While the tablet market may still seem nascent, this year will see the rise of the multi-tablet household, driven by more diverse and specialised devices – especially in the workplace.
Deloitte is predicting that 5% of tablets sold in 2012 will be sold to households or individuals that already own a device, whether for personal or work use. This equates to around 5 million tablets sold and additional revenues of $1.5 and $2 billion this year.
"The tablet explosion has shown little sign of slowing down since hitting the market in 2010 and is set to take the mantle of the most rapid multiple market penetration in history. Around five million tablets will be sold to people who already own one in 2012, generating up to £1.3 billion in revenue for technology businesses. It is worth remembering that it took several decades after introduction for more than five percent of households to have more than one car, phone, radio or TV," said Jolyon Barker, global lead of Deloitte’s Technology, Media & Telecommunications Industry division.
Similarly, it took the best part of a decade before cellphones or PCs reached more than one per household.
The market is also expected to diversify, much as the smartphone market did after mainstream acceptance. This will see devices move away from the now homogenous 10-inch screen size (80% of the market thus far), middling processor power and proprietary operating systems.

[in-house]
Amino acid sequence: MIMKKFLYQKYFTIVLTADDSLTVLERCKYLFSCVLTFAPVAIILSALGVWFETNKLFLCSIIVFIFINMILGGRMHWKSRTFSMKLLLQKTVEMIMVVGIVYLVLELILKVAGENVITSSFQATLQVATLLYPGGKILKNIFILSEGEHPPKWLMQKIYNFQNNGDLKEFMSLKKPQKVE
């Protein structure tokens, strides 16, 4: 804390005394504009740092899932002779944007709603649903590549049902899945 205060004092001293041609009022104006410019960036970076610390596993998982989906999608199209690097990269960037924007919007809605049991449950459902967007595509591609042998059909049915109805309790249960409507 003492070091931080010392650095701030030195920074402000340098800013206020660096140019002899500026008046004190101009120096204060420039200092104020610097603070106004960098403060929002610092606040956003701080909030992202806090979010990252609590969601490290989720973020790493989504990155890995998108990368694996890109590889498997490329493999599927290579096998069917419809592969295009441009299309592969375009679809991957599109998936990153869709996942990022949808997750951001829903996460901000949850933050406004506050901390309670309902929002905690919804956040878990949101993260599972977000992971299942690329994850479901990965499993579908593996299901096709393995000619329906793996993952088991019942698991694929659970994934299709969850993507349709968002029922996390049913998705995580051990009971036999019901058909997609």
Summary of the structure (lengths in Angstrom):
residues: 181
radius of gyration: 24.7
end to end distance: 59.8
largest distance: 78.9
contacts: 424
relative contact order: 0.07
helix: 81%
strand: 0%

There will be an increased demand for tablets with different capabilities to suit different markets, especially enterprise.
The report also tips tablets to move away from the 10-inch format and reveal devices from 5-7 inches, a size Steve Jobs railed against and his successor, Tim Cook appears to be in favour of. The successful launch of the Kindle Fire seems to have provoked this response.
It is expected that the take up of 7-inch devices will be driven by first time tablet buyers, and existing 10-inch owners looking for a smaller, more portable device for their purse or pocket. These will be more focused on reading books, smartphone apps and reading email – straddling the iPad-iPhone divide. The low end prices of these devices are expected to be around $200 (£130).
In order to break Apple’s strangehold on the market, expect competitors to pursue loss leader strategies, with an emphasis on profit through services, content purchases, apps and subscriptions. Amazon is already pursuing this model with its Kindle, and fellow companies such as Barnes and Noble, Orange and other devices will look at doing this too. The launch of Windows 8, Micosoft’s tablet orientated operating system later this year will also boost competition
Multiple ownership of tablets will also be driven by enterprise uptake, as companies embrace tablets built to their specifications for work use. These will be ‘no frills’ versions that are more rugged, secure and compatible with company specific operating systems.